Knowledge and perceptions regarding oral and pharyngeal carcinoma among adult dental patients

Authors


Dr Jae Park
School of Medicine
The University of Notre Dame
PO Box 1225
Fremantle WA 6959
Email: parja731@yahoo.com

Abstract

Background:  The aim of this study was to assess awareness and knowledge of oral and pharyngeal carcinoma and risk perception for developing the cancer among adult patients attending a major dental centre in Perth. Influence of socio-demographic factors on awareness, knowledge and perception was ascertained.

Methods:  A random sample of 120 potential participants over the age of 18 who attended the Oral Health Centre of Western Australia between 14 and 18 June 2010 were invited to participate in the survey. A total of 100 participants completed a face-to-face interview guided by a questionnaire.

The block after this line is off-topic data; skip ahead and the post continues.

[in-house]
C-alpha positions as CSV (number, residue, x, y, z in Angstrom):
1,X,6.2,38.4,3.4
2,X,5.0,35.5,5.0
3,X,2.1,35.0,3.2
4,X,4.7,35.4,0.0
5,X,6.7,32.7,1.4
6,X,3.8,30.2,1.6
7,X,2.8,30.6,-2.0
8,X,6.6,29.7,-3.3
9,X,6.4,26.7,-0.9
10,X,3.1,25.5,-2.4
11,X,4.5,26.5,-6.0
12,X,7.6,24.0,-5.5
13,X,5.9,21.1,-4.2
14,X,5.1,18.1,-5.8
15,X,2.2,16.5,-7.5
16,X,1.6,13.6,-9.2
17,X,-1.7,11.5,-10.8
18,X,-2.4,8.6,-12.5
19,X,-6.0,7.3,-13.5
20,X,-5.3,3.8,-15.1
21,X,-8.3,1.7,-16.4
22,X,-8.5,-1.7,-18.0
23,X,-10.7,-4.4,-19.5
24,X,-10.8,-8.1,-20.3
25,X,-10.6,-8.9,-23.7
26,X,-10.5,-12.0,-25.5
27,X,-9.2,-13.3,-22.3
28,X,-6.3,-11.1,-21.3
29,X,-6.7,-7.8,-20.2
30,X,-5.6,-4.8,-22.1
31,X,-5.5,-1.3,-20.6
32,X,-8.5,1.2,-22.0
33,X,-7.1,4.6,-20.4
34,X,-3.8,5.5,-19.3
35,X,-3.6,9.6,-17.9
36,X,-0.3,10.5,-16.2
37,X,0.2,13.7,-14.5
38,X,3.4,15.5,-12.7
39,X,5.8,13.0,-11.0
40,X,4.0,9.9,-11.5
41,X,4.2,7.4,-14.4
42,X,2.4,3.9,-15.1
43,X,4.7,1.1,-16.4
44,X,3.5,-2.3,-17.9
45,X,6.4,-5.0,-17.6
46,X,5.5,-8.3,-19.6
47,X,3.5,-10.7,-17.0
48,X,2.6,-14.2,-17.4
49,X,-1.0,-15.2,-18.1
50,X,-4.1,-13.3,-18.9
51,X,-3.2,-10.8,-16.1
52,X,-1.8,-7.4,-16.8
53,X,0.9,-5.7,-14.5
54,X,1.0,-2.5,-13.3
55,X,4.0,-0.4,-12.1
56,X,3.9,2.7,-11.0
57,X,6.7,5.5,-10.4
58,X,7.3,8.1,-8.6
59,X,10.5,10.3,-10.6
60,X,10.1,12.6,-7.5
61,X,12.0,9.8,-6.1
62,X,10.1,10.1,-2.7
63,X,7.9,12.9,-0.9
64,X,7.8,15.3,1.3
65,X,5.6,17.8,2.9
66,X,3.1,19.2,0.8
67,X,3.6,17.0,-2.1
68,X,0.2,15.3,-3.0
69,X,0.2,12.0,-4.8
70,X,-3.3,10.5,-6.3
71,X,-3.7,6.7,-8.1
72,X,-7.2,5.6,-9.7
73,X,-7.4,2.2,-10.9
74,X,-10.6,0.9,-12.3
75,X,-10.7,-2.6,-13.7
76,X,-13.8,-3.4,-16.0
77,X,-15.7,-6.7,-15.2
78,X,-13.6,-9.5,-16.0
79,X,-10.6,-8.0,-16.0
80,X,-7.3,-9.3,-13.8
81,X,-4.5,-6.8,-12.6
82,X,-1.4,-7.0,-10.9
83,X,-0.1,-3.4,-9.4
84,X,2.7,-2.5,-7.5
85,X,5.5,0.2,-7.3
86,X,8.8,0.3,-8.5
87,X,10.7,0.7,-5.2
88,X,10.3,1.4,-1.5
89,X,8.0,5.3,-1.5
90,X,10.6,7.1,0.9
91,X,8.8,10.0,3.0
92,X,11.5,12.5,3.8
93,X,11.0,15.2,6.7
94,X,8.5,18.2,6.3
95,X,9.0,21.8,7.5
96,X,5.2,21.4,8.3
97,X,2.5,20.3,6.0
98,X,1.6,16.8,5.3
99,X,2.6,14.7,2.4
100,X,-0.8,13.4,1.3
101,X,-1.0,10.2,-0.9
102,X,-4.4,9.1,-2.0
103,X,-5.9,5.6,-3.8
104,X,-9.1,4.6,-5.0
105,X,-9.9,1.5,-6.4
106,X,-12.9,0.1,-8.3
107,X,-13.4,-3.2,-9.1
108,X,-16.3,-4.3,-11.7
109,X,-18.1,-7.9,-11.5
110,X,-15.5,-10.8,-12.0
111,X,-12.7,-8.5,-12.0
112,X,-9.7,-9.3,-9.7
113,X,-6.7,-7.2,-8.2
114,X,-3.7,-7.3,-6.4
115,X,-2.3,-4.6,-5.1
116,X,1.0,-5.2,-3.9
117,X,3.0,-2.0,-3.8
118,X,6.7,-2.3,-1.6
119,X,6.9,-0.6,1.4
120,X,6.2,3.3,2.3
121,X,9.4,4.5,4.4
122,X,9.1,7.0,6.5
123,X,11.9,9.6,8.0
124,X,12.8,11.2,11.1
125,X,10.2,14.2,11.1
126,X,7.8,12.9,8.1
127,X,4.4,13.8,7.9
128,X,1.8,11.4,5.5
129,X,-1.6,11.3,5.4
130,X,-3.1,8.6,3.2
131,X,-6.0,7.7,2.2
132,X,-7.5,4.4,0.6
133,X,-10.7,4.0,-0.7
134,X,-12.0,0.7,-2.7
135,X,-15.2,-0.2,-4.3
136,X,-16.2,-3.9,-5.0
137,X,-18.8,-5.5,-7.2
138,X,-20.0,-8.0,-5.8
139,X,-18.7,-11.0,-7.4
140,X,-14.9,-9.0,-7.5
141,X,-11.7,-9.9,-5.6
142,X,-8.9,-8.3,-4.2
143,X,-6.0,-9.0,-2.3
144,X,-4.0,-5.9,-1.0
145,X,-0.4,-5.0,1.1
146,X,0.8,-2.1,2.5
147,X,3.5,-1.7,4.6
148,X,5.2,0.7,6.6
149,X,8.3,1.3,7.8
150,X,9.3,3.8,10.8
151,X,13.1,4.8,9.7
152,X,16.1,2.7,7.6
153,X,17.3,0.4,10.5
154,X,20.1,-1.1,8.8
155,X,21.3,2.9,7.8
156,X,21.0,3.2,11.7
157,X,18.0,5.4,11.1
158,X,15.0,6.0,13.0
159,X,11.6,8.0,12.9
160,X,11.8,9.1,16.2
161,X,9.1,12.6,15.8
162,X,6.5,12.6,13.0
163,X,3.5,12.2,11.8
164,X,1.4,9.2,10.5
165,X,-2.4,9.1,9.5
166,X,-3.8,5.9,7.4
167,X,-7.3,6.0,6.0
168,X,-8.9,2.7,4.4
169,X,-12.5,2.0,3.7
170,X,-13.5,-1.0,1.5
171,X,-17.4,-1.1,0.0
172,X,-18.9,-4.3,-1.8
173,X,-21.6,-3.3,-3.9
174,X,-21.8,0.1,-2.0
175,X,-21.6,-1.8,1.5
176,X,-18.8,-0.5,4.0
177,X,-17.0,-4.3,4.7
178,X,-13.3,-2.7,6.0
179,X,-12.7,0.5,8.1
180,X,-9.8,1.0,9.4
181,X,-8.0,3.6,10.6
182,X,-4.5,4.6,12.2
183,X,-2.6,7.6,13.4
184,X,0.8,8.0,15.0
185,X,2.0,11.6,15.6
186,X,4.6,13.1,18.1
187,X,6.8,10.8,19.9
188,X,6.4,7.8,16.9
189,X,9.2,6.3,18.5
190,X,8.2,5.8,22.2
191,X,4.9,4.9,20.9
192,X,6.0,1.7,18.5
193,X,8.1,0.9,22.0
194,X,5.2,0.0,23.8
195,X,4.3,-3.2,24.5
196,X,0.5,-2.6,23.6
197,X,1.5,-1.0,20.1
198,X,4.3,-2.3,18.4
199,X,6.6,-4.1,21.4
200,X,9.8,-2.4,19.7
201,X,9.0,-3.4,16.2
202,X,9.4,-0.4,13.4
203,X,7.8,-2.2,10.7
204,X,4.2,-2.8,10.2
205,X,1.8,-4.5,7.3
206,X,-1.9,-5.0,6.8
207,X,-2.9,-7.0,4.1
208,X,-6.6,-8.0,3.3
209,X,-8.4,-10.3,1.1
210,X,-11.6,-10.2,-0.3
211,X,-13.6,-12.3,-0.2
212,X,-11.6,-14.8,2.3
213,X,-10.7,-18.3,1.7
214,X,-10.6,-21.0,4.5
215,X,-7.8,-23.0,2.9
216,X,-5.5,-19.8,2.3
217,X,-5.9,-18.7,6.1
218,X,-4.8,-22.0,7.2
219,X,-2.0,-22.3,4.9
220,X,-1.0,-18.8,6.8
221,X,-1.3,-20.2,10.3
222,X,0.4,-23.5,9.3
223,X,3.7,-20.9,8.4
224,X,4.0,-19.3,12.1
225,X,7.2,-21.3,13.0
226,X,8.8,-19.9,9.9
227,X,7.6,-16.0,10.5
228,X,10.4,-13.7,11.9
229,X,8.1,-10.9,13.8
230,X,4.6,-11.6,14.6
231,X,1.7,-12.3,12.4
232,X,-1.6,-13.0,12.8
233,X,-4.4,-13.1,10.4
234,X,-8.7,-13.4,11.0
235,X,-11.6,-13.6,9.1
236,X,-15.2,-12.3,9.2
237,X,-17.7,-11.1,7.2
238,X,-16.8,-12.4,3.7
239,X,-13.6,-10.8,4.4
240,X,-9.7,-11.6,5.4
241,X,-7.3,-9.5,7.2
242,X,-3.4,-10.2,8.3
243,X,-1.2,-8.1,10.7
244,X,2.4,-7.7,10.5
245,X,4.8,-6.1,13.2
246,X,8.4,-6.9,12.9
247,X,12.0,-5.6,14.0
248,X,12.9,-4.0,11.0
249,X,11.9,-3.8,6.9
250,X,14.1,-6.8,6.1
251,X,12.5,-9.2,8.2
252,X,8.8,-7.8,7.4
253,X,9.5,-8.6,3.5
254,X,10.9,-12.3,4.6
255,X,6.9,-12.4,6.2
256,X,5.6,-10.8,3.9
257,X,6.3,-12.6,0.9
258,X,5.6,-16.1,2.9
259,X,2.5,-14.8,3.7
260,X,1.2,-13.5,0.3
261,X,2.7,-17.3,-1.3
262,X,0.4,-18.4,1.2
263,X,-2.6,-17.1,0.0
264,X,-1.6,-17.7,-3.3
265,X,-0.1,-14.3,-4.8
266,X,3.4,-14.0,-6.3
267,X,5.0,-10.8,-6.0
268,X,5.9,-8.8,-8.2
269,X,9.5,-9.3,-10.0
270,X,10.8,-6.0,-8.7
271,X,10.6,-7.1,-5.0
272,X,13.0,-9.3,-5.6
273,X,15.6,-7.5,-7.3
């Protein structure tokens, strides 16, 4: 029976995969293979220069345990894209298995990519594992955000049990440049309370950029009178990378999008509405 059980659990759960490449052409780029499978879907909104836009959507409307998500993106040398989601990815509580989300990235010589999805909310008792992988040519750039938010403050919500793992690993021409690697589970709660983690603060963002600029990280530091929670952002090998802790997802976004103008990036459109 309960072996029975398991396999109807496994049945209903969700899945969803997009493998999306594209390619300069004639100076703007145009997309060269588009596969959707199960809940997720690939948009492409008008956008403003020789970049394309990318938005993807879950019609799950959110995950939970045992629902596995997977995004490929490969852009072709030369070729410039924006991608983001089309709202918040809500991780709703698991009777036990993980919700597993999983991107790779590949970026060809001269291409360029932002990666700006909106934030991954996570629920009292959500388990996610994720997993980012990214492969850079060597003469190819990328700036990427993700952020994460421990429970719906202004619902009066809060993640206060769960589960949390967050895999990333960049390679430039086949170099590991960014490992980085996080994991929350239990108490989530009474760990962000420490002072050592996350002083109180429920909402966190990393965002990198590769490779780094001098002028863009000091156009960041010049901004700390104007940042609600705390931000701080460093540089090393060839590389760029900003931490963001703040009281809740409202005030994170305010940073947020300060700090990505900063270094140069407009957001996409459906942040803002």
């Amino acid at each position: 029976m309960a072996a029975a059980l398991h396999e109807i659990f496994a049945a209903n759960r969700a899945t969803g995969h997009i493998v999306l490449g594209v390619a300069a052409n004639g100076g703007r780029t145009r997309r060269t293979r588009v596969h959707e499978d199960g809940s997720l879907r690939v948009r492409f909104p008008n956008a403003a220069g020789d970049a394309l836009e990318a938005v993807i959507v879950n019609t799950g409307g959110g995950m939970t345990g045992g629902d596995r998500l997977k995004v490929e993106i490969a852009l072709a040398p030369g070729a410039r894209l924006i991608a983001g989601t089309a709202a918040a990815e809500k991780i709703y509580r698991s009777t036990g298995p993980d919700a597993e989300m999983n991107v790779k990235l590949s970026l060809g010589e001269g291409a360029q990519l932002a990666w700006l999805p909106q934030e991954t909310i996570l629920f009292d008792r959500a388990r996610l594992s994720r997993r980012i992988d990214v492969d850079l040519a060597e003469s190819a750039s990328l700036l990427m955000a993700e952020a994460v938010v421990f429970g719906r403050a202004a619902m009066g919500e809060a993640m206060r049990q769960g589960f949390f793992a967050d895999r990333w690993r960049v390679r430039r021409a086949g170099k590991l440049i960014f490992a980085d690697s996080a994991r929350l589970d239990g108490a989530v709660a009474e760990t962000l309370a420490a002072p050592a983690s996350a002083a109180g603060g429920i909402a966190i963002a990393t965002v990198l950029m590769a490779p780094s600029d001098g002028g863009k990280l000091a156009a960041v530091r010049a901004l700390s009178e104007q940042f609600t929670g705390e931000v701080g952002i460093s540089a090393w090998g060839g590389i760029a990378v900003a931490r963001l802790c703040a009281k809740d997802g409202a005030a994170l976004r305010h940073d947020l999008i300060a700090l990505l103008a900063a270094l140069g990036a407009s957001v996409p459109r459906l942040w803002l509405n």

Results:  Seventy-two per cent of the participants had heard of oral and pharyngeal carcinoma. Sixteen per cent knew that both smoking and drinking increased the risk of oral and pharyngeal carcinoma and 49% knew at least one sign or symptom of the cancer. Language spoken at home, education, and employment influenced cancer awareness and knowledge. Sixty-two per cent of the participants considered themselves not at risk of developing the cancer.

Conclusions:  The findings suggest that knowledge concerning oral and pharyngeal carcinoma in the community may be limited and educational strategies may be required to improve such knowledge.

Ancillary